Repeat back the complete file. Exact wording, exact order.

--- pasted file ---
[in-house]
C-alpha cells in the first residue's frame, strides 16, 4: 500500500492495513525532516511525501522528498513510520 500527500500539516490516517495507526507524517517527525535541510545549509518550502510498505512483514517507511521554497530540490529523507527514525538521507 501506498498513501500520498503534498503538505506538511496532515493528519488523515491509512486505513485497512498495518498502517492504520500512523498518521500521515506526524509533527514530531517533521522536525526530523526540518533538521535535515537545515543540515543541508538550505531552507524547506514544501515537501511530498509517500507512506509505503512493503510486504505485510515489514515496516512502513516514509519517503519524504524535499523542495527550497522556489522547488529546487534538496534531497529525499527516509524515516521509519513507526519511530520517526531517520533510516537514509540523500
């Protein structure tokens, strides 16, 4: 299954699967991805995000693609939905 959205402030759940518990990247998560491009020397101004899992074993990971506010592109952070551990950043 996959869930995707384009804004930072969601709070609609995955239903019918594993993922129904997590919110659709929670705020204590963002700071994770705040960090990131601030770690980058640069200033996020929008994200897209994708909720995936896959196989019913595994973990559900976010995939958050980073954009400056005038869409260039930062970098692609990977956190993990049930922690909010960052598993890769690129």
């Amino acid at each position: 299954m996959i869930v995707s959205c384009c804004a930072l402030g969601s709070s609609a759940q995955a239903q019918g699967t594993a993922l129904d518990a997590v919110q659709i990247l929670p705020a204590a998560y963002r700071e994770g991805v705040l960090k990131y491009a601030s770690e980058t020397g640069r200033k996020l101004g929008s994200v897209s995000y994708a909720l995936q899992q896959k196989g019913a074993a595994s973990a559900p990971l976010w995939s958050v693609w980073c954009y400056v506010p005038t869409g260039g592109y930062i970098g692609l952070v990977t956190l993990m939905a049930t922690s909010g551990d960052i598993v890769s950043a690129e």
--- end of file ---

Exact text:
[in-house]
C-alpha cells in the first residue's frame, strides 16, 4: 500500500492495513525532516511525501522528498513510520 500527500500539516490516517495507526507524517517527525535541510545549509518550502510498505512483514517507511521554497530540490529523507527514525538521507 501506498498513501500520498503534498503538505506538511496532515493528519488523515491509512486505513485497512498495518498502517492504520500512523498518521500521515506526524509533527514530531517533521522536525526530523526540518533538521535535515537545515543540515543541508538550505531552507524547506514544501515537501511530498509517500507512506509505503512493503510486504505485510515489514515496516512502513516514509519517503519524504524535499523542495527550497522556489522547488529546487534538496534531497529525499527516509524515516521509519513507526519511530520517526531517520533510516537514509540523500
């Protein structure tokens, strides 16, 4: 299954699967991805995000693609939905 959205402030759940518990990247998560491009020397101004899992074993990971506010592109952070551990950043 996959869930995707384009804004930072969601709070609609995955239903019918594993993922129904997590919110659709929670705020204590963002700071994770705040960090990131601030770690980058640069200033996020929008994200897209994708909720995936896959196989019913595994973990559900976010995939958050980073954009400056005038869409260039930062970098692609990977956190993990049930922690909010960052598993890769690129």
């Amino acid at each position: 299954m996959i869930v995707s959205c384009c804004a930072l402030g969601s709070s609609a759940q995955a239903q019918g699967t594993a993922l129904d518990a997590v919110q659709i990247l929670p705020a204590a998560y963002r700071e994770g991805v705040l960090k990131y491009a601030s770690e980058t020397g640069r200033k996020l101004g929008s994200v897209s995000y994708a909720l995936q899992q896959k196989g019913a074993a595994s973990a559900p990971l976010w995939s958050v693609w980073c954009y400056v506010p005038t869409g260039g592109y930062i970098g692609l952070v990977t956190l993990m939905a049930t922690s909010g551990d960052i598993v890769s950043a690129e």